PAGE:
October 25, 2007

Looking for a scapegoat, the world again turns to Jews

An excerpt from the widely heralded Victor Davis Hanson's Looking for scapegoat, world again turns to Jews :

Who recently said: "These Jews started 19 Crusades. The 19th was World War (1). Why? Only to build Israel."

Some holdover Nazi?

Hardly. It was former Prime Minister Necmettin Erbakan of Turkey, a NATO ally. He went on to claim that the Jews — whom he refers to as "bacteria" — controlled China, India and Japan, and ran the United States.

Who alleged: "The Arabs who were involved in 9/11 cooperated with the Zionists, actually. It was a cooperation. They gave them the perfect excuse to denounce all Arabs."

A conspiracy nut?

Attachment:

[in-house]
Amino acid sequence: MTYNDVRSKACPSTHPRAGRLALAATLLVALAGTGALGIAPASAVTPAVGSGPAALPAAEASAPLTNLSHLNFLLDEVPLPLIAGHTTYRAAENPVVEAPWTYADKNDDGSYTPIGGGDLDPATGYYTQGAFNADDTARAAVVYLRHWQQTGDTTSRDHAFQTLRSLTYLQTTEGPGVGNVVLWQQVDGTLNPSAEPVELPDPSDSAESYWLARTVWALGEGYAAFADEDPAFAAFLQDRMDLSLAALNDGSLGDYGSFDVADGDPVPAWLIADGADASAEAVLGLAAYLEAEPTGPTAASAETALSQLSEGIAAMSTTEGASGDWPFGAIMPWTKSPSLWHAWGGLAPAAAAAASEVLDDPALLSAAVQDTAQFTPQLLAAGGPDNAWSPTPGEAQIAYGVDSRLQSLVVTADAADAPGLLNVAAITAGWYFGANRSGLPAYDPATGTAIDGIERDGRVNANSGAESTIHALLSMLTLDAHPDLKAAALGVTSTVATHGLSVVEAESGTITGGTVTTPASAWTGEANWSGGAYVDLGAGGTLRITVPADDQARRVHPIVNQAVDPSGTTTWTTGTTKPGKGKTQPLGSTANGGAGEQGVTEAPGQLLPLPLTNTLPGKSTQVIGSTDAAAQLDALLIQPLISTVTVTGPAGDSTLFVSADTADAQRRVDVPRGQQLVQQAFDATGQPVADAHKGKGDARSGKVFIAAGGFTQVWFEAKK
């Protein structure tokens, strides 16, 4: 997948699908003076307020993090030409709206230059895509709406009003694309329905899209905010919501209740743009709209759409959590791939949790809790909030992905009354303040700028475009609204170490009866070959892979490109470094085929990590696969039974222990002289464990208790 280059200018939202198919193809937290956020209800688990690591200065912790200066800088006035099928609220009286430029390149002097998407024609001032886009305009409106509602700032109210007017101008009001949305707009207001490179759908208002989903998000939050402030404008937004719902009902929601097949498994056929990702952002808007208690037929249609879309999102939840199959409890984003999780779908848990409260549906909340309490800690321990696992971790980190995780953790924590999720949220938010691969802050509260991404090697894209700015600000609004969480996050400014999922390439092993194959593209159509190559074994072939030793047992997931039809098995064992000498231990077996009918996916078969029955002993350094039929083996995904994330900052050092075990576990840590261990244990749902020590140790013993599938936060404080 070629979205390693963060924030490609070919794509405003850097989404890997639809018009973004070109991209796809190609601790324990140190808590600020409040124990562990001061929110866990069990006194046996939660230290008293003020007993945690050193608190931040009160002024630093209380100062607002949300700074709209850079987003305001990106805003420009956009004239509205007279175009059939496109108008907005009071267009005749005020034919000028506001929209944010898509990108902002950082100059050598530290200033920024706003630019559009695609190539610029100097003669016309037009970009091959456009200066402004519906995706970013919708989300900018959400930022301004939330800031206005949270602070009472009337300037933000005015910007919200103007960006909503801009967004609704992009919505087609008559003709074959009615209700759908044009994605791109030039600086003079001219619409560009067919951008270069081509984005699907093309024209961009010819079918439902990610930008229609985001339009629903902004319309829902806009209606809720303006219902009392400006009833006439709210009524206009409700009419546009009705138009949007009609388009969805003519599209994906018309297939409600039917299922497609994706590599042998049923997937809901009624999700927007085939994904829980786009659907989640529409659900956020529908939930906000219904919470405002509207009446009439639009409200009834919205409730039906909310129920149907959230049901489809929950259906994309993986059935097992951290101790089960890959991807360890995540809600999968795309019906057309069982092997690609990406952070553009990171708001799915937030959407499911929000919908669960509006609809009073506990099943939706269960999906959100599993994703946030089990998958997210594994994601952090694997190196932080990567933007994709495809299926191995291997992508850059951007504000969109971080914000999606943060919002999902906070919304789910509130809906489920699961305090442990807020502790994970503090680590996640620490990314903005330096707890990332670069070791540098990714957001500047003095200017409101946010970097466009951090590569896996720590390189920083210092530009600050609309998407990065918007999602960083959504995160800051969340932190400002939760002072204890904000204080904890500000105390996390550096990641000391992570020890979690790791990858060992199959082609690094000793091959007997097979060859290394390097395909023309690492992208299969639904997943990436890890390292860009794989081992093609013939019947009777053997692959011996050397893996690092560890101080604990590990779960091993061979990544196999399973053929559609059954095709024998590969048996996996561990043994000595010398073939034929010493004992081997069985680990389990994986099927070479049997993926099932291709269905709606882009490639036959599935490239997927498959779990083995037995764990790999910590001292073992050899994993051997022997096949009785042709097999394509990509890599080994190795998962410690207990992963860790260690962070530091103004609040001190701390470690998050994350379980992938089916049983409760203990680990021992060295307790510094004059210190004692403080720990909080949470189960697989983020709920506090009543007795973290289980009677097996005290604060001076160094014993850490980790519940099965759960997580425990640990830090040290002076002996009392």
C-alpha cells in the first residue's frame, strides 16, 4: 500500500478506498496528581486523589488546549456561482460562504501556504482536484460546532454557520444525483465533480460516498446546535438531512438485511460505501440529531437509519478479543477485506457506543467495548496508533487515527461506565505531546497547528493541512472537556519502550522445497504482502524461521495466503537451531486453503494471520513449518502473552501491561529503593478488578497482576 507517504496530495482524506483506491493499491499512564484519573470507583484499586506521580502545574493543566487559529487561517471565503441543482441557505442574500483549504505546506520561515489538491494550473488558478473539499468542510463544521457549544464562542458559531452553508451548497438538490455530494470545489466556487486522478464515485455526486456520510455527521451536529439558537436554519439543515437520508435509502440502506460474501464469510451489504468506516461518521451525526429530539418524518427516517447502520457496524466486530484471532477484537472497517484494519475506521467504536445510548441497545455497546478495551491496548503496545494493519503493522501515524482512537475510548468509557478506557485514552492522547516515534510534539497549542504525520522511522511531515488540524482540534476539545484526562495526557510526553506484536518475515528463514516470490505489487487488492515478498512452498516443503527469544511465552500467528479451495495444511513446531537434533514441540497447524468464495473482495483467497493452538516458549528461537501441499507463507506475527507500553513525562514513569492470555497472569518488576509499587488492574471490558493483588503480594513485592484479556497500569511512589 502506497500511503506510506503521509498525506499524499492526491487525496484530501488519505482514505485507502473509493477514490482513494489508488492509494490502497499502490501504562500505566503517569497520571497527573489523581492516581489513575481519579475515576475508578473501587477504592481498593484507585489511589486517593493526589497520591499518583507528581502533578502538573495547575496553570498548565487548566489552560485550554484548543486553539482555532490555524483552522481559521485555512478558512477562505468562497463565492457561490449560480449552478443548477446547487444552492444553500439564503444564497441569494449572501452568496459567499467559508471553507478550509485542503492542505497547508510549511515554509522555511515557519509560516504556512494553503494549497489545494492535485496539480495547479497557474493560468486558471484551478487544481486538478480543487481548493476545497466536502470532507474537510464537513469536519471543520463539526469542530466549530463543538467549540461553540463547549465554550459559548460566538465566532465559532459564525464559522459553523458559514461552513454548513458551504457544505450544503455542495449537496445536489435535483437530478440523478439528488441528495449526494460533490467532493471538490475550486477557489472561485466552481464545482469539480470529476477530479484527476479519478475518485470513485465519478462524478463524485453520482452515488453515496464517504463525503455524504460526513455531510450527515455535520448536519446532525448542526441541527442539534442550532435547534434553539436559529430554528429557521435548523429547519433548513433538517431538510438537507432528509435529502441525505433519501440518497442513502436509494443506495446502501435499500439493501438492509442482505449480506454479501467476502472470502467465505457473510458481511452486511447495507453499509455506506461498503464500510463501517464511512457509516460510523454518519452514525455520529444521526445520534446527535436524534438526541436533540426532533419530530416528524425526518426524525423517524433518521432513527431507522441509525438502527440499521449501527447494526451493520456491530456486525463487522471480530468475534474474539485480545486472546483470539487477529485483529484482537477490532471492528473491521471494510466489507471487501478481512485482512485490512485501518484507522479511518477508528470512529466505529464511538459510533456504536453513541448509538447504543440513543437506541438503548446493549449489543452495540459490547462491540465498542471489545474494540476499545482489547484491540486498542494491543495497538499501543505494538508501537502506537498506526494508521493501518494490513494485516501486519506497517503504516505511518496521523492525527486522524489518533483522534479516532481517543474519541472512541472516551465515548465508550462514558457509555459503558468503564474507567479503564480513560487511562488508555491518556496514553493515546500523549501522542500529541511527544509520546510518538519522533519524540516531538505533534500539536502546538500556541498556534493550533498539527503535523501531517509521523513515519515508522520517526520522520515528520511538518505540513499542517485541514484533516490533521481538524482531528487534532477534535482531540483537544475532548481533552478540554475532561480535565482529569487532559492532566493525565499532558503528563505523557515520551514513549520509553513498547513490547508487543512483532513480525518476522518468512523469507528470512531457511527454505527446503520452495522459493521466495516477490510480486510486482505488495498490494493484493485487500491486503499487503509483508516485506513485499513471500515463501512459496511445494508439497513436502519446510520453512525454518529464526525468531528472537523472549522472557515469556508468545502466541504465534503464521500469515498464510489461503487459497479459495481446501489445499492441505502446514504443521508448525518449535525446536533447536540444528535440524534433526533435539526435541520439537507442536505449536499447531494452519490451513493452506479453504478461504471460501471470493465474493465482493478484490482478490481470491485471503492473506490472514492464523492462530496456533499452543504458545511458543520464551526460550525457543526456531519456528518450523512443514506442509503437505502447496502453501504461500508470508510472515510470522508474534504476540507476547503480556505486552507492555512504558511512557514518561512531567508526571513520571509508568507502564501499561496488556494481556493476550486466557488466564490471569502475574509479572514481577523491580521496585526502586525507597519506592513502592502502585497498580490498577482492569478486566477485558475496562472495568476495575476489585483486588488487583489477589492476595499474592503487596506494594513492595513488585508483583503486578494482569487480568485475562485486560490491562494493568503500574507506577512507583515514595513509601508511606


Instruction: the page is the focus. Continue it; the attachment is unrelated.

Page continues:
Actually, it was former Democratic U.S. Sen. James Abourezk of South Dakota. He denounced Israel on a Hezbollah-owned television station, adding: "I marveled at the Hezbollah resistance to Israel. . . . It was a marvel of organization, of courage and bravery."

And finally, who claimed at a United Nations-sponsored conference that democratic Israel was "much worse" than the former apartheid South Africa, and that it "undermines the international community's reaction to global warming"?

A radical environmentalist wacko?

Again, no. It was Clare Short, a member of the British parliament. She was a secretary for international development under Prime Minister Tony Blair.

A new virulent strain of the old anti-Semitism is spreading worldwide. This hate — of a magnitude not seen in over 70 years — is not just espoused by Iran's loony president, Mahmoud Ahmadinejad, or radical jihadists.

The latest anti-Semitism is also now mouthed by world leaders and sophisticated politicians and academics. Their loathing often masquerades as "anti-Zionism" or "legitimate" criticism of Israel. But the venom exclusively reserved for the Jewish state betrays their existential hatred.
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